AP National Writer
As they watched Penn State struggle to contain a child sex-abuse scandal that ruined its once-pristine name and took down the mightiest of college coaches, schools around the country realized they needed to examine what they were doing so they wouldn't see their reputations destroyed, as well.
At Mississippi, administrators passed a rule stating nobody 18 or over could have one-on-one contact with a minor.
At Kansas, they rewrote the language in their bylaws stating, in no uncertain terms, that any employee who didn't comply with rules about reporting sex crimes could be fired.
To keep better tabs on who comes and goes from its campus, Stanford started running all its kids camps in-house instead of letting coaches run them independently.
And Southern California brought in none other than Louis Freeh, the former FBI director who wrote the report on the failings at Penn State, to brief top brass on what good policies and rules should look like.
In all, 55 of 69 BCS football schools -- 79.7 percent of those playing at the highest level in college -- either reviewed or strengthened their policies regarding minors on campus in the wake of the case involving Jerry Sandusky, an Associated Press review found.
"The conversation started the minute the Penn State situation was made public," said Mississippi associate athletic director Lynnette Johnson, who called the 18-and-over policy the lynchpin of the changes at their campus in Oxford, Miss. "We've been looking at our policies for quite some time and we wanted to build something that's comprehensive, manageable and can actually be enforced."
While schools were rewriting their rules, no fewer than 32 state governments were also reviewing their statutes, with at least 18 of those adopting new laws, most of them adding university employees and volunteers to the list of those required to report child sex abuse.
In November 2011, Sandusky, the former Penn State assistant coach, was arrested on 40 child sexual abuse counts. Additional counts were included in December, and some were dropped at the start of his trial. In the end, he was convicted on 45 of those counts and is serving a prison term of 30 to 60 years. Within days of his arrest, coach Joe Paterno was fired and the school president, Graham Spanier, was forced out.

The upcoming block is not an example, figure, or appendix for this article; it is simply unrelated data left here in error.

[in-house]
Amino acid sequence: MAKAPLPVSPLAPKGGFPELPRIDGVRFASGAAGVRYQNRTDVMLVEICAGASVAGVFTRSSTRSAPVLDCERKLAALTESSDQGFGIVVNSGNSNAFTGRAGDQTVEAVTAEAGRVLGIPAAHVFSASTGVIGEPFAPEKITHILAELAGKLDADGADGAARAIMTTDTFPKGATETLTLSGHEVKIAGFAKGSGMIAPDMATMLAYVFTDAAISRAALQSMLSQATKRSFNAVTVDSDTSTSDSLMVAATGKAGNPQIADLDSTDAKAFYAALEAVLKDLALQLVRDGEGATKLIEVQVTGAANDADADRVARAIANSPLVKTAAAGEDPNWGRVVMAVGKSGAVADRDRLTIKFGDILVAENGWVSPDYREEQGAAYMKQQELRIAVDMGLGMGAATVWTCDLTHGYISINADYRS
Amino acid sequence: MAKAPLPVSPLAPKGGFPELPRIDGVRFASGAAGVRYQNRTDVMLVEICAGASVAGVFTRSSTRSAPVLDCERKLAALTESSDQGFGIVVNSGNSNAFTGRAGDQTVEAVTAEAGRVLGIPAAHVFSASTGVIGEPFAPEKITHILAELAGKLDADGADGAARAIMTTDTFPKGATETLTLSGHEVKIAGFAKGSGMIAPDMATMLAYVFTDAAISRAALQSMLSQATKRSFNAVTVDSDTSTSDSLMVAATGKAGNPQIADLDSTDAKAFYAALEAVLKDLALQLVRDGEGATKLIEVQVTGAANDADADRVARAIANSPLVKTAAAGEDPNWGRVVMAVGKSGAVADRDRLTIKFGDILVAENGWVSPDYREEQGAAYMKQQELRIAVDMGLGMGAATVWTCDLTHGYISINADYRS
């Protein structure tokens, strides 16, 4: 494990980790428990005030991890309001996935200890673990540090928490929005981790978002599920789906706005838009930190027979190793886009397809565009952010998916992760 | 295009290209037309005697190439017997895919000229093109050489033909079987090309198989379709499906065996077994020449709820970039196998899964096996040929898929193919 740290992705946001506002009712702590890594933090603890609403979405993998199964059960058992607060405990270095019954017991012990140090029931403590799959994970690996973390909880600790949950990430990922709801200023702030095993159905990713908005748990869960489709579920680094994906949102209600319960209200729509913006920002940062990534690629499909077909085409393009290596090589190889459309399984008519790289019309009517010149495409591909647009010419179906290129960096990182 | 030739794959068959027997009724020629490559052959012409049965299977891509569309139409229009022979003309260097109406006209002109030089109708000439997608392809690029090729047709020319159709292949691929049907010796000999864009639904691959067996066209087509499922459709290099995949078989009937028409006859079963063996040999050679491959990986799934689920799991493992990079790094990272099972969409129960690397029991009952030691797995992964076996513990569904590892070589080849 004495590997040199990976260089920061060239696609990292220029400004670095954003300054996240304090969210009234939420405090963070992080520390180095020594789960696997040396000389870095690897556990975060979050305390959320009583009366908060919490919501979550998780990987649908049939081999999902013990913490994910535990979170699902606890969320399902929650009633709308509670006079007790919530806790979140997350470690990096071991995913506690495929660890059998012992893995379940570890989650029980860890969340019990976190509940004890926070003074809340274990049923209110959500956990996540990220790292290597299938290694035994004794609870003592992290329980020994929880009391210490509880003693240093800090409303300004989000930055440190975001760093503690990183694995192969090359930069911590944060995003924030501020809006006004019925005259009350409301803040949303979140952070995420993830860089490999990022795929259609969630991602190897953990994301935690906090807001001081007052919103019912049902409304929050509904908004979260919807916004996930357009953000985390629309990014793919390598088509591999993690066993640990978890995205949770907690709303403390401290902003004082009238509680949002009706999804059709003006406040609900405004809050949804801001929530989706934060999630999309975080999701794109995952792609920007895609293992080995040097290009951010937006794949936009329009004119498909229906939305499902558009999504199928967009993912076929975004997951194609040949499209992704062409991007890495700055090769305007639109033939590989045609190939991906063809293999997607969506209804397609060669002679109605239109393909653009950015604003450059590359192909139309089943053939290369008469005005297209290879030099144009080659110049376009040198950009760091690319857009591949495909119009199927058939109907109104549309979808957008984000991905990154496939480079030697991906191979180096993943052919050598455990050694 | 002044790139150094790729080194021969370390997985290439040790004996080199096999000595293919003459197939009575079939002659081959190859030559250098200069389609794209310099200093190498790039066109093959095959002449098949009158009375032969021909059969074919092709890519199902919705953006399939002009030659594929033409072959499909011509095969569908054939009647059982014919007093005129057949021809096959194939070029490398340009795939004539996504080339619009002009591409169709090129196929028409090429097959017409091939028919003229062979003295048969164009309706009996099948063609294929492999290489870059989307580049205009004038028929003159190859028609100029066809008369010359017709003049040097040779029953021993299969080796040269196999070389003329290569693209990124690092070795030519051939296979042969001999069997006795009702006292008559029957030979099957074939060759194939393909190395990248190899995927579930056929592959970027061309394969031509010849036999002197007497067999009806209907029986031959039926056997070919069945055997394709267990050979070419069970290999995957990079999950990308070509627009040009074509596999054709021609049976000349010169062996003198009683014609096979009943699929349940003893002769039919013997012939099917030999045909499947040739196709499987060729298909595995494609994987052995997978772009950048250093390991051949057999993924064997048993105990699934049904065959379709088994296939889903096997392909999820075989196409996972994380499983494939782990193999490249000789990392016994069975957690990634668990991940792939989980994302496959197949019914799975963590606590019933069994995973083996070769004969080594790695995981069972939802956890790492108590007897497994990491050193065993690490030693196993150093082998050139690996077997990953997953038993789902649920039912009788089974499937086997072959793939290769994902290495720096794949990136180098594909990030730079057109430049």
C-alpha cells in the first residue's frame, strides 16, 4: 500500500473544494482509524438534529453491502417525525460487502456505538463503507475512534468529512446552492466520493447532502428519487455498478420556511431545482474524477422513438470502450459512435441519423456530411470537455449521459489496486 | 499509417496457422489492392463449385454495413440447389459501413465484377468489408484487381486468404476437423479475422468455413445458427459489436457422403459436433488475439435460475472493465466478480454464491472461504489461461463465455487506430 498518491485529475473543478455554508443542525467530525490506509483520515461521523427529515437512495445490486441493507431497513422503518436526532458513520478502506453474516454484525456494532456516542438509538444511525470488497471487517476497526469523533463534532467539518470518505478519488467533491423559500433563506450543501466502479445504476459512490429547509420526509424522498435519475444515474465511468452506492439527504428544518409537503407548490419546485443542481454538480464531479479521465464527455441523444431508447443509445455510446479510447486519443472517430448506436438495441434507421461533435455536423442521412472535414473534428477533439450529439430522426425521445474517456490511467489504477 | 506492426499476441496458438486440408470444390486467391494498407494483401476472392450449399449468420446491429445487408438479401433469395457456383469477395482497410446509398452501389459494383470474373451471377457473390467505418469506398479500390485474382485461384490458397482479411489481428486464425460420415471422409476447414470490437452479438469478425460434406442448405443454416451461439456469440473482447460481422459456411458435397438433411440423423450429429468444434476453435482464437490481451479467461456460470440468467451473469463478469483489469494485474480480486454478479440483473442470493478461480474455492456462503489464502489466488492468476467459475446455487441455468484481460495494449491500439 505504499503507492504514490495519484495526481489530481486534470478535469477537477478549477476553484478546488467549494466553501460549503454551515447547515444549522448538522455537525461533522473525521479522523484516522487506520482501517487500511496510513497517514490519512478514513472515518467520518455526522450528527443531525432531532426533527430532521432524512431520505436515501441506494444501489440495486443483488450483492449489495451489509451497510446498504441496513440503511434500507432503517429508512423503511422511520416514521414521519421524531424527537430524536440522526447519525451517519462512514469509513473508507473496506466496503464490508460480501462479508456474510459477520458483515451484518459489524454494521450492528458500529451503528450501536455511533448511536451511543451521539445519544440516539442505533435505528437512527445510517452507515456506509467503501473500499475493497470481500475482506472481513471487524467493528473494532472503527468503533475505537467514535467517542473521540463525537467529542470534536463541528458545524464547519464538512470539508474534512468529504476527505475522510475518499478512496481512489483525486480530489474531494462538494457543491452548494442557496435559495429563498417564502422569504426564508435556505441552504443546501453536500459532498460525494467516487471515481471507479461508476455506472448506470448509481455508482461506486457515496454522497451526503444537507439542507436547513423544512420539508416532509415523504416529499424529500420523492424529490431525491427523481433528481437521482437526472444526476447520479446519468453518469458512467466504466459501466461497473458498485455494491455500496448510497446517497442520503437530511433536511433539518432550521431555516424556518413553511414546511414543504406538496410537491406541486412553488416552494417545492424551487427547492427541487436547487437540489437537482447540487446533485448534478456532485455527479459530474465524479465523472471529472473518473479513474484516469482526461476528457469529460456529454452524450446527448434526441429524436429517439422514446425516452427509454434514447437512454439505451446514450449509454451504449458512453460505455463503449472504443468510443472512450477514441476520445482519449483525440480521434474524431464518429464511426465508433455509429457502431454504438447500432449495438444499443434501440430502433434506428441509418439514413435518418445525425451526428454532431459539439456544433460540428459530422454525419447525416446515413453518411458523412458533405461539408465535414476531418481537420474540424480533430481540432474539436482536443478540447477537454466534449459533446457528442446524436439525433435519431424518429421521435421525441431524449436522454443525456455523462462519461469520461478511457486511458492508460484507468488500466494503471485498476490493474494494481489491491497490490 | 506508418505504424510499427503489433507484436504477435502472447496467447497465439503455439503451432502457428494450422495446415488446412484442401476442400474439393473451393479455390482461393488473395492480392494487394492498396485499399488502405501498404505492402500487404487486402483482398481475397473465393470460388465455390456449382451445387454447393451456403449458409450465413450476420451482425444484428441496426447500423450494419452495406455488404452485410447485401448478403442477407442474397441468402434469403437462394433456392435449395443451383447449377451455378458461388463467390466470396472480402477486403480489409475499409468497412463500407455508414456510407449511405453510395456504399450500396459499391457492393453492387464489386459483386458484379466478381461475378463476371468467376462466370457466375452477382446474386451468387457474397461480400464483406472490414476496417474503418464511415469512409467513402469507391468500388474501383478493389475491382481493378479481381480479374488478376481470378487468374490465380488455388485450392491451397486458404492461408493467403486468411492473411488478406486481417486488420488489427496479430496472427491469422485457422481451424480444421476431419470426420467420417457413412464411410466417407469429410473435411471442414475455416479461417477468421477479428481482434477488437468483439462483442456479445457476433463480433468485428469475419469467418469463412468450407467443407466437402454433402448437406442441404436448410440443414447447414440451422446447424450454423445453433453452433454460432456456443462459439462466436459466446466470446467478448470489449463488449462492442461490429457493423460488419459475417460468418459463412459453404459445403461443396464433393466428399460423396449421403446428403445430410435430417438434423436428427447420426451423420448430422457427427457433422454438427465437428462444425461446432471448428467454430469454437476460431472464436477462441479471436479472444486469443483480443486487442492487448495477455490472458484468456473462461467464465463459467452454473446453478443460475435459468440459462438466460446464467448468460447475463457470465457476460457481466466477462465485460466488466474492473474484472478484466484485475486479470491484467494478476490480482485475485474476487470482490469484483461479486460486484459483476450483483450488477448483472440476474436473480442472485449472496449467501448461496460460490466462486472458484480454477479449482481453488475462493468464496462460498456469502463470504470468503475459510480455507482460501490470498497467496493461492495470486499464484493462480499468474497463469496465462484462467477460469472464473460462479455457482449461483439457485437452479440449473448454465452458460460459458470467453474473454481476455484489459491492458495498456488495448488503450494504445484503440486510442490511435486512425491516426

A July 2012 report authored by Freeh detailed the flaws at Penn State and offered recommendations for change at the university. Penn State established a "Progress" website detailing the multiple changes it is making in response to the scandal and the report.
But Penn State was hardly the only school that performed an unflinching review of its policies.
The AP canvassed the 69 schools in the BCS conferences in 2012, along with Notre Dame, and found that, in addition to the 55 that said they reviewed or changed their rules in response to the Sandusky case, another 12 had recently done that work in response to a push from the U.S. Department of Education, or because of incidents that occurred on their own campuses or laws passed in their states.
"We didn't want to be in a position where we could say it couldn't happen here," said Mark Land, spokesman at Indiana University, one of the universities that reviewed and beefed up its policies. "Penn State is a great university and does great things, and it happened there, so we felt like if we didn't learn something from Penn State, that was on us."
Two schools, Oklahoma and South Carolina, reported no action: South Carolina sent AP a copy of its sexual-harassment policy, last revised in 2010; Oklahoma said its policies are under constant scrutiny, though events elsewhere don't trigger changes.
Not that rules can prevent everything. Before the scandal at Penn State, the university had a long list of rules on the books that were in line with what existed at other schools. Despite that, the Freeh Report noted that 234 of 735 coaches paid to work at summer sports camps in 2009 didn't have their required background checks completed before their camp began.
David Finkelhor of the University of New Hampshire's Crimes Against Children Research Center said anecdotes like that help explain why new policies and laws are important, but maybe not as important as the light shed on the issue of child sex abuse because of the Sandusky case.
"I don't think the problem at Penn State was that they didn't have enough rules, or that they didn't have a mandatory law that required this reporting," Finkelhor said. "I think the problem was that they didn't have a higher level of awareness about the problem itself and they thought they could kind of get away with the way they were handling it."